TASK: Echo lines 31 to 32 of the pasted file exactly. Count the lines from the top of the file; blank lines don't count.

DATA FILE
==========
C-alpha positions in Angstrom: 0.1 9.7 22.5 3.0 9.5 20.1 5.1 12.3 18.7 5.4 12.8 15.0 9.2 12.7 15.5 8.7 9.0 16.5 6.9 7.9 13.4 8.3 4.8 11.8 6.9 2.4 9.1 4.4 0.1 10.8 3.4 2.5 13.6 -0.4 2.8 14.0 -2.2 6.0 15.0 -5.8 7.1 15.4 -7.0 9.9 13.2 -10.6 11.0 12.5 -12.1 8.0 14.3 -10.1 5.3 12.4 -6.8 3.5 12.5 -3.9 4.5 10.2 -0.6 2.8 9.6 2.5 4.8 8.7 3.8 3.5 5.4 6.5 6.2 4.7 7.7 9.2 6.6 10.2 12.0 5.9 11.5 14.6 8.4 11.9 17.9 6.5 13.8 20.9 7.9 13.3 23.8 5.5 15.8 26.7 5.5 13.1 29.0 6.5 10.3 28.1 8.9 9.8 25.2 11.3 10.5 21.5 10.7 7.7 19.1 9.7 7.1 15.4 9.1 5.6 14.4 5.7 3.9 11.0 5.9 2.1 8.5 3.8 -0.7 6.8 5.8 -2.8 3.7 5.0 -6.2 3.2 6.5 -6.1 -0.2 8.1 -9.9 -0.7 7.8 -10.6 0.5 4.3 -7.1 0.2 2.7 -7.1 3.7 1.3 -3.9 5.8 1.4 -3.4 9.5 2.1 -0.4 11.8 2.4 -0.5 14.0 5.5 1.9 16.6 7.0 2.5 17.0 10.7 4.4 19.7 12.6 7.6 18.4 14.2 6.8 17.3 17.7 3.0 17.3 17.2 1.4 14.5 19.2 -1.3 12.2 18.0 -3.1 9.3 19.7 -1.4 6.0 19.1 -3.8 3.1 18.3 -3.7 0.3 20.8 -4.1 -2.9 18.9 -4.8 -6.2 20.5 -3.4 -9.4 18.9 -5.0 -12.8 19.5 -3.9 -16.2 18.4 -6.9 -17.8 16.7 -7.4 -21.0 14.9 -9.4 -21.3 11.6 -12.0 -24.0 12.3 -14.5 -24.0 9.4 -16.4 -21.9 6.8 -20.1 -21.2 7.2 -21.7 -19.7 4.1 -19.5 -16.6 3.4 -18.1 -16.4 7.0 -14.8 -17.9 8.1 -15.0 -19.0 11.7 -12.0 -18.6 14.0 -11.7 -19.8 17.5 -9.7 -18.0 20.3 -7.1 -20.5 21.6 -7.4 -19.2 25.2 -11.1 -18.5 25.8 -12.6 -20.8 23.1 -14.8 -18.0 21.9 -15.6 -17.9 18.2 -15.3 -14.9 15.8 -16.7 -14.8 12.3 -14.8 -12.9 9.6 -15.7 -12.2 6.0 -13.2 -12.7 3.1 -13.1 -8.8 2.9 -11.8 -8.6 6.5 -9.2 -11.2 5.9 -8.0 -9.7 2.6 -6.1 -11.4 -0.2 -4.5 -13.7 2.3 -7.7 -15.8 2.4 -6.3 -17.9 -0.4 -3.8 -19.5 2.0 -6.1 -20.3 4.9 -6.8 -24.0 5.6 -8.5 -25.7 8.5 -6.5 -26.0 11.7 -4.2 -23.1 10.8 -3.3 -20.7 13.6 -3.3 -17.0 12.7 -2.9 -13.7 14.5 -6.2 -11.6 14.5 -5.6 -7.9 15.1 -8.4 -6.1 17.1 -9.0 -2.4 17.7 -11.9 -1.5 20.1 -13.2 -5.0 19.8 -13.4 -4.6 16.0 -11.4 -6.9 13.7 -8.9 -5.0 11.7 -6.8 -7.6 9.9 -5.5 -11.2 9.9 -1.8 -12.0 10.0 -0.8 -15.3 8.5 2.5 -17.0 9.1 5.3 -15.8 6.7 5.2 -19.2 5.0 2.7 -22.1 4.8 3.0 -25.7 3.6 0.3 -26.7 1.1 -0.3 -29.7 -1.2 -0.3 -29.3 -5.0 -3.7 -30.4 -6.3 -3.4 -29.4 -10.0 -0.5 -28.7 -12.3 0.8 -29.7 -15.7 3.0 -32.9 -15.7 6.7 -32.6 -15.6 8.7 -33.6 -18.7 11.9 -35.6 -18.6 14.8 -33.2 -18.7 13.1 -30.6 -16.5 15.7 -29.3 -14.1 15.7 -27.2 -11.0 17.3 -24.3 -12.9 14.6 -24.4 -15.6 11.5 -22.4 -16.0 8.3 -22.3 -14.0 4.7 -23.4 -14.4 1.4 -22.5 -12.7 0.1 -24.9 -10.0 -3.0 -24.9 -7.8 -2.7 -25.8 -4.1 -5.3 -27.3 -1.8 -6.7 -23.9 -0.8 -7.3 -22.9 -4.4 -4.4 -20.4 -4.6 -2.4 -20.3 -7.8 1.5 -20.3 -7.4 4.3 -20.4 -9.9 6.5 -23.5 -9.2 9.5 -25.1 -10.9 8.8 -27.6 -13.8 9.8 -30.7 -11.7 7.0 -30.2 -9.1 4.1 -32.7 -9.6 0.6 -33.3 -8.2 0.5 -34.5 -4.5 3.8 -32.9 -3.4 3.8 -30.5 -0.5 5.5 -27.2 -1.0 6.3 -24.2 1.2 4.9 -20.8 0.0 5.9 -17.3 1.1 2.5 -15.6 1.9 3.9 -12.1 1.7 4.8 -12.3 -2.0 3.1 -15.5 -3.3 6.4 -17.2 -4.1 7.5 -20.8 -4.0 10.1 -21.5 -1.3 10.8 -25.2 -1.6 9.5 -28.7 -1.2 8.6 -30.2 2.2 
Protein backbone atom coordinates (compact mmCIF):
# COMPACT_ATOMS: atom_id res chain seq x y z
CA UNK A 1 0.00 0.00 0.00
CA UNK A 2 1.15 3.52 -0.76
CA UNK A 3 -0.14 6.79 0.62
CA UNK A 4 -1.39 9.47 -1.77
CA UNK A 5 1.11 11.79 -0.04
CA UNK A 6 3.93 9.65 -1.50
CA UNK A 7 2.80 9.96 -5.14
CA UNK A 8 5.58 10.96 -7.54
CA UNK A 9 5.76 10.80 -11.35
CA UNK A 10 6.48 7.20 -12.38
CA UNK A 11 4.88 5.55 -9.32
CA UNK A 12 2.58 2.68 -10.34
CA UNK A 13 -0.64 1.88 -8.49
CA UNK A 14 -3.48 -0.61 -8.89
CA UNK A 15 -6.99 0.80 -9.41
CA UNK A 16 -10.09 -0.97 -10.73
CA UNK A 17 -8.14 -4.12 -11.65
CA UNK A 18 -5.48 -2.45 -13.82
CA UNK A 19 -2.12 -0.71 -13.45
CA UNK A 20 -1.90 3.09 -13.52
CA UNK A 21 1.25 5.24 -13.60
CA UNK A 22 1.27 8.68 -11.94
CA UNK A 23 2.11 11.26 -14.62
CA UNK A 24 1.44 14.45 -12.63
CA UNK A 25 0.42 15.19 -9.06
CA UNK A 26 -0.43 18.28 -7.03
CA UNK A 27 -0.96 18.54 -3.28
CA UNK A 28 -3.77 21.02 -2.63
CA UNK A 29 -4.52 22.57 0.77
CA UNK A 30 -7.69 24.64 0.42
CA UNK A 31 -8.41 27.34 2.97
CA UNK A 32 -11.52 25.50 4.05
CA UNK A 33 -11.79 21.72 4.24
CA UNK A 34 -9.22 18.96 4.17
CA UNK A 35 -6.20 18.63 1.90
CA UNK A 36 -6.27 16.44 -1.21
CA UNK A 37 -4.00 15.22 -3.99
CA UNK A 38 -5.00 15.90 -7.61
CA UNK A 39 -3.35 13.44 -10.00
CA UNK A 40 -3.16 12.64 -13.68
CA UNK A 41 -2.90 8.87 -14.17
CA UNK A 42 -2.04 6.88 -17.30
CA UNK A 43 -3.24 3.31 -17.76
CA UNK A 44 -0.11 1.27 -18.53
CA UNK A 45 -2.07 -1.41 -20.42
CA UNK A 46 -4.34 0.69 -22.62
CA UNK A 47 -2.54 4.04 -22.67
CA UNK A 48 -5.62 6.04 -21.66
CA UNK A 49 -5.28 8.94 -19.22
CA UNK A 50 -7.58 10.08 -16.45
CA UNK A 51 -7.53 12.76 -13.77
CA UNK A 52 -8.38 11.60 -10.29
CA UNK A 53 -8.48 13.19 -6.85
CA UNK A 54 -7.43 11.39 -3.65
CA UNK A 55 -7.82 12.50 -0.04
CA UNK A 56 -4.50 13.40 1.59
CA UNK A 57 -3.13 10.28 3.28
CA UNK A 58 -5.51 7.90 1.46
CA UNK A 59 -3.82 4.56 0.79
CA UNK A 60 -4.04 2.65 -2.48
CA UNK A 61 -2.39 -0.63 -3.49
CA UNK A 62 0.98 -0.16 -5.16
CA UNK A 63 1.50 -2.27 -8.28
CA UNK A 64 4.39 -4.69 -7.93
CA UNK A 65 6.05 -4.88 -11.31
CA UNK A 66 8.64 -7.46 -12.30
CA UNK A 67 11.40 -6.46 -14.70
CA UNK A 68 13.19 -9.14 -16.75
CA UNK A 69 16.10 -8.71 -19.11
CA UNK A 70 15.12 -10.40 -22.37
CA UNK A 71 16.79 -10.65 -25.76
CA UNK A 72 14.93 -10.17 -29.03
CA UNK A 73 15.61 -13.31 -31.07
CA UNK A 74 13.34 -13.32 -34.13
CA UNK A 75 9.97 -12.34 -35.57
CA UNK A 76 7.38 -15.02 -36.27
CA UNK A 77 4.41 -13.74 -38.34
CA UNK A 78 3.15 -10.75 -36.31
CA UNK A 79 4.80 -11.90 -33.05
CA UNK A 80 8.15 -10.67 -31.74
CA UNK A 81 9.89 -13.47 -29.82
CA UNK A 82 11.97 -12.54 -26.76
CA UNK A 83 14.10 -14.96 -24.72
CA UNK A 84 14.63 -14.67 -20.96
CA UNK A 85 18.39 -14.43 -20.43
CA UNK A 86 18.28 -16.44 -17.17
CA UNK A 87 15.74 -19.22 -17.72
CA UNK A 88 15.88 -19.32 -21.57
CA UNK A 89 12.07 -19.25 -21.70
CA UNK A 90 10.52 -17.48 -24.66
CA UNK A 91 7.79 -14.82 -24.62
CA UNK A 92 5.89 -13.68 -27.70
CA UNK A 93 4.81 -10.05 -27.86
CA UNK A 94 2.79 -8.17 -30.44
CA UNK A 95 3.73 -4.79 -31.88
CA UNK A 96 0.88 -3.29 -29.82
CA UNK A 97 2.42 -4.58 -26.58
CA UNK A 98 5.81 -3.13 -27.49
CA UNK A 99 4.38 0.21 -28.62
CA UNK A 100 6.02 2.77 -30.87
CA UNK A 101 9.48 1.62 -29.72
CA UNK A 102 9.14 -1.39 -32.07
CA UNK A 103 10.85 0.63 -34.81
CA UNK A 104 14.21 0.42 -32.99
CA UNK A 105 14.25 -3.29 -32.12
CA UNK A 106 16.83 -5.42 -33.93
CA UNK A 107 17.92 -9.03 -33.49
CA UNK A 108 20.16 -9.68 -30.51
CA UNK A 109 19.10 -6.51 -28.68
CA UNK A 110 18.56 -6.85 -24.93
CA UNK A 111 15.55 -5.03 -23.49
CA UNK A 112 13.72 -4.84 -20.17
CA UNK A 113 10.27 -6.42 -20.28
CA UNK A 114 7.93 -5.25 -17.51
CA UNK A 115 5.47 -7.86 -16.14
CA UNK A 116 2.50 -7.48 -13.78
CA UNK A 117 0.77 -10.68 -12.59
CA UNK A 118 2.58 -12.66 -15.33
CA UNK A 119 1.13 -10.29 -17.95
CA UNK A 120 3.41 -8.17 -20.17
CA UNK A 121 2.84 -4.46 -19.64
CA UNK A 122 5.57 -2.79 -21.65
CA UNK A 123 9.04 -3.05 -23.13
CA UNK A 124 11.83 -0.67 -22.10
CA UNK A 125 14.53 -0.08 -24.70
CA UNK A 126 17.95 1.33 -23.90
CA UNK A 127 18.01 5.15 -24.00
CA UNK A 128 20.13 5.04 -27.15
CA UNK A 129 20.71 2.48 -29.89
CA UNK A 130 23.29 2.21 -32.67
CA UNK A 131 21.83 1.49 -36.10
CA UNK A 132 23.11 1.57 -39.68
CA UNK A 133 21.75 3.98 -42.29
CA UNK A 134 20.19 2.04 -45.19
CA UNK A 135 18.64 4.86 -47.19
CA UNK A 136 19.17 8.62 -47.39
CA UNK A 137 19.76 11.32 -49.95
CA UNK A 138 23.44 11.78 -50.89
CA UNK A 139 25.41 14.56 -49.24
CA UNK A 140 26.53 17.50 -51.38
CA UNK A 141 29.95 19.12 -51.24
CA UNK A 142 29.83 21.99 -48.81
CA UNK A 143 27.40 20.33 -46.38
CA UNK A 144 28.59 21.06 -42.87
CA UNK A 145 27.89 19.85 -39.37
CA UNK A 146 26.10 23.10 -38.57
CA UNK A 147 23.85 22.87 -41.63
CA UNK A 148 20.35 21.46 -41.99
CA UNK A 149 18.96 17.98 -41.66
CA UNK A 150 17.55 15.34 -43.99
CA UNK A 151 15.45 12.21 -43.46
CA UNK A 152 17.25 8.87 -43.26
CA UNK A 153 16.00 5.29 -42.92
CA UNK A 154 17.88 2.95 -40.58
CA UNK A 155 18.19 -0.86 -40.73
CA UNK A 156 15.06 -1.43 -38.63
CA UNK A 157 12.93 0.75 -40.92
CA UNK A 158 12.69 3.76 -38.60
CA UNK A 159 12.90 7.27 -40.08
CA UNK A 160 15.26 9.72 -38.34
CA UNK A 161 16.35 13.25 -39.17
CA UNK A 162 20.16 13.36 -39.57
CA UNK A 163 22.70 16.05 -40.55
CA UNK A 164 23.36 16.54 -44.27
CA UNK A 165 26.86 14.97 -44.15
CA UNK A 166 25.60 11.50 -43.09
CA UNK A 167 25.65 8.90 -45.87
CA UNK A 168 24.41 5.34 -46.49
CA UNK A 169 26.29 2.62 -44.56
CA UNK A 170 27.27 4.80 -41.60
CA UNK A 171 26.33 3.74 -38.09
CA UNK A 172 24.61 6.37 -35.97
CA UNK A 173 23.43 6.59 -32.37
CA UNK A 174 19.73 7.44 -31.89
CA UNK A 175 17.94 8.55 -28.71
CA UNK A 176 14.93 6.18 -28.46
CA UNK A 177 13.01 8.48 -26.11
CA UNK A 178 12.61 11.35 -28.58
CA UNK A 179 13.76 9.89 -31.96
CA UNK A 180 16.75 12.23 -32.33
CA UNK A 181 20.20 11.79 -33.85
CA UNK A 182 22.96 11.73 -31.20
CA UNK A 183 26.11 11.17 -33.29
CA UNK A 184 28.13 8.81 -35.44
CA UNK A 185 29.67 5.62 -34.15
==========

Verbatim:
CA UNK A 28 -3.77 21.02 -2.63
CA UNK A 29 -4.52 22.57 0.77